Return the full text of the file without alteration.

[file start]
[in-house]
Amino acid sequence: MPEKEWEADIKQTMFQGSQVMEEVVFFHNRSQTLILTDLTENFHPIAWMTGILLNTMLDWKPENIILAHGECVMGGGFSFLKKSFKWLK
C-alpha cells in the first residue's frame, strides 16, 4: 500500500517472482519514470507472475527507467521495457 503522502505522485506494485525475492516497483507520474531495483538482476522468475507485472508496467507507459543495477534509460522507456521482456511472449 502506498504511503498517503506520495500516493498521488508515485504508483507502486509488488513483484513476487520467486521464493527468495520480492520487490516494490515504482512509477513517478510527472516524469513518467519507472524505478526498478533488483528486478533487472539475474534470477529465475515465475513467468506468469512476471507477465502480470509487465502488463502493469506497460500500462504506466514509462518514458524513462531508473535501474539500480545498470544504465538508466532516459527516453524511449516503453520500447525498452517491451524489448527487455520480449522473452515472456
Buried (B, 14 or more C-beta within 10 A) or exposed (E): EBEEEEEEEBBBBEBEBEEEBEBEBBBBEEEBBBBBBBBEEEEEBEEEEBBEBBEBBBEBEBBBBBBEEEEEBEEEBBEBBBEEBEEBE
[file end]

[in-house]
Amino acid sequence: MPEKEWEADIKQTMFQGSQVMEEVVFFHNRSQTLILTDLTENFHPIAWMTGILLNTMLDWKPENIILAHGECVMGGGFSFLKKSFKWLK
C-alpha cells in the first residue's frame, strides 16, 4: 500500500517472482519514470507472475527507467521495457 503522502505522485506494485525475492516497483507520474531495483538482476522468475507485472508496467507507459543495477534509460522507456521482456511472449 502506498504511503498517503506520495500516493498521488508515485504508483507502486509488488513483484513476487520467486521464493527468495520480492520487490516494490515504482512509477513517478510527472516524469513518467519507472524505478526498478533488483528486478533487472539475474534470477529465475515465475513467468506468469512476471507477465502480470509487465502488463502493469506497460500500462504506466514509462518514458524513462531508473535501474539500480545498470544504465538508466532516459527516453524511449516503453520500447525498452517491451524489448527487455520480449522473452515472456
Buried (B, 14 or more C-beta within 10 A) or exposed (E): EBEEEEEEEBBBBEBEBEEEBEBEBBBBEEEBBBBBBBBEEEEEBEEEEBBEBBEBBBEBEBBBBBBEEEEEBEEEBBEBBBEEBEEBE